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Lithops are probably the most unique succulent if not, the most unique houseplant you can add to your collection. These incredible plants are commonly known as living stones, from the Greek meaning stone face. This is because of their incredible resemblance to a natural pebble or stone. They have developed this look over millions of years as a camouflage to avoid being eaten by grazing animals. 

These plants can only be found in Southern Africa, growing across vast areas of Namibia, Botswana, Angola and South Africa. These plants thrive in some of the driest areas of these regions and can be found as low as sea level and in high mountain regions. Often different species are only found in one place and have adapted to thrive in their designated area, this can range from dry grassland to bare rocky ground way up in the mountains.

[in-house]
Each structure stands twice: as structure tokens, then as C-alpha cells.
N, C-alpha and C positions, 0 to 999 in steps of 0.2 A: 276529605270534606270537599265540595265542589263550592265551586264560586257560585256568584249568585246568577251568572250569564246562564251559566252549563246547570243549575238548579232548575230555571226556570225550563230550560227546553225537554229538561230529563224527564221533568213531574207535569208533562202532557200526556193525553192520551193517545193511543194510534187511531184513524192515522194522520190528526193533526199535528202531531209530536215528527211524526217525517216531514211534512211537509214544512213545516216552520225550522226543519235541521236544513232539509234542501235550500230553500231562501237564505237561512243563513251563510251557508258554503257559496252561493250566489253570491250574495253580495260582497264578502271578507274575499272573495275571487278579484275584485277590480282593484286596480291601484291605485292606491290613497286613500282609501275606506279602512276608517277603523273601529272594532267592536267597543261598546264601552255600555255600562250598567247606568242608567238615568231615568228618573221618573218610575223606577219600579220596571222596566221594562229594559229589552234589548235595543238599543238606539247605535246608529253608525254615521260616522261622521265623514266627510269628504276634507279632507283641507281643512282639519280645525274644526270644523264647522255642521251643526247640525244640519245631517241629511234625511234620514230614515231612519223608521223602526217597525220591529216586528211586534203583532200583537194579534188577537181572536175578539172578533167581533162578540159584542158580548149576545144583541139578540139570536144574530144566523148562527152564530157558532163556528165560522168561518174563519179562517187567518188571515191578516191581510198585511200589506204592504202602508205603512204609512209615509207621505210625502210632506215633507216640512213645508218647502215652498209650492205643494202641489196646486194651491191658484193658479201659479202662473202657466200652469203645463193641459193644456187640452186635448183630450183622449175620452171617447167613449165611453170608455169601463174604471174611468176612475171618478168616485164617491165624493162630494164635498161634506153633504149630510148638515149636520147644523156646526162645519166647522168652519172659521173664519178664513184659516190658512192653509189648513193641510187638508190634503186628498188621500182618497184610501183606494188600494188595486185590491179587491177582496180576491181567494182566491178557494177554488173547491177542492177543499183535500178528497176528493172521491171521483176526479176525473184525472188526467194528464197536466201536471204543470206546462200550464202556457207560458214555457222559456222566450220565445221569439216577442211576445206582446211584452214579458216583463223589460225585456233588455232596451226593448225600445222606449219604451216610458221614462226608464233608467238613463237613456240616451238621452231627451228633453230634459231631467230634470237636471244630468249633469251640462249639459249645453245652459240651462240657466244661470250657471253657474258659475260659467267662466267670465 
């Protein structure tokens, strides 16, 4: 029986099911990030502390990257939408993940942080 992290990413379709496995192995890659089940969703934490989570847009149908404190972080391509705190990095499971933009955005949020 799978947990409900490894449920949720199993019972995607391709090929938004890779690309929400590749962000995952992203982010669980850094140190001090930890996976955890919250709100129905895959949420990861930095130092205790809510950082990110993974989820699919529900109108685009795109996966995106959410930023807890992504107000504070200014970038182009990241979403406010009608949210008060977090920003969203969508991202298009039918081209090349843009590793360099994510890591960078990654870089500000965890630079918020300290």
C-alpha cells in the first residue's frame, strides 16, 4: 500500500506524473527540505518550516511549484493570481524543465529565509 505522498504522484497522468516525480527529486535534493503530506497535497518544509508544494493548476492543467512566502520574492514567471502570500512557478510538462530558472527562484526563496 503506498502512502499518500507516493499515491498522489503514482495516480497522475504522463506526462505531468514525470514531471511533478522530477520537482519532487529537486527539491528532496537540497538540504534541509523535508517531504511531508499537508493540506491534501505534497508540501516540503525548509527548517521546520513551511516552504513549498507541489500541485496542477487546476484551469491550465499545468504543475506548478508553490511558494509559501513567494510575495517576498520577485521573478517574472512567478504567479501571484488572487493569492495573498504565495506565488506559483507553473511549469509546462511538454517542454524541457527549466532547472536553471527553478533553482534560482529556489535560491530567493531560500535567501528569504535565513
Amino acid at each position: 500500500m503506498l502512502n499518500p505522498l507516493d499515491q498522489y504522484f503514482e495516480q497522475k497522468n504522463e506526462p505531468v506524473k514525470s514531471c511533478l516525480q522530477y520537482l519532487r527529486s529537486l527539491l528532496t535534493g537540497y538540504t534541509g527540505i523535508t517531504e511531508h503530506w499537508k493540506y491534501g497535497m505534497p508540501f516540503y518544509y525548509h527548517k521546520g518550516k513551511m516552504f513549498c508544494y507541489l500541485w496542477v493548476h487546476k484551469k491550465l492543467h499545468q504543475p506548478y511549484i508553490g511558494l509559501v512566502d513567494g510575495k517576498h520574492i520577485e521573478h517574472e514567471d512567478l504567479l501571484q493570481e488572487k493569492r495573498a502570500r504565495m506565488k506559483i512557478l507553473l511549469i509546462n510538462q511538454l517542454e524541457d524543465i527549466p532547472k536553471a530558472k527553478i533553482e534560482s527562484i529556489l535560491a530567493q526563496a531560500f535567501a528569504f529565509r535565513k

Lithops are incredibly slow-growing flowering succulents that belong to the family Aizoaceae with around 140 different varieties that make up the genus, with most of these incredible plants being able to live up to fifty years. Some species have developed a wonderful display of colours but the majority are grey, brown or cream with distinct markings like dots and lines which vary depending on the local conditions. 

These plants are relatively simple in appearance consisting of two thick fleshy leaves that are designed to store all the water the plant could need for extended periods of time making this plant one of the best-adapted drought-tolerant plants in existence. Lithops naturally will only ever have two leaves at a time, they have split in the centre of the plant that allows a set of new leaves to grow. As the new leaves grow the outer older leaves begin to shrivel as they transfer their water stores to the new leaves and are eventually left with no moisture and die back.


Lithops need at least four to five hours of direct sunlight a day, it is best to place the plant in the early morning light as harsh midday sun can still be too overpowering and cause damage to the leaves.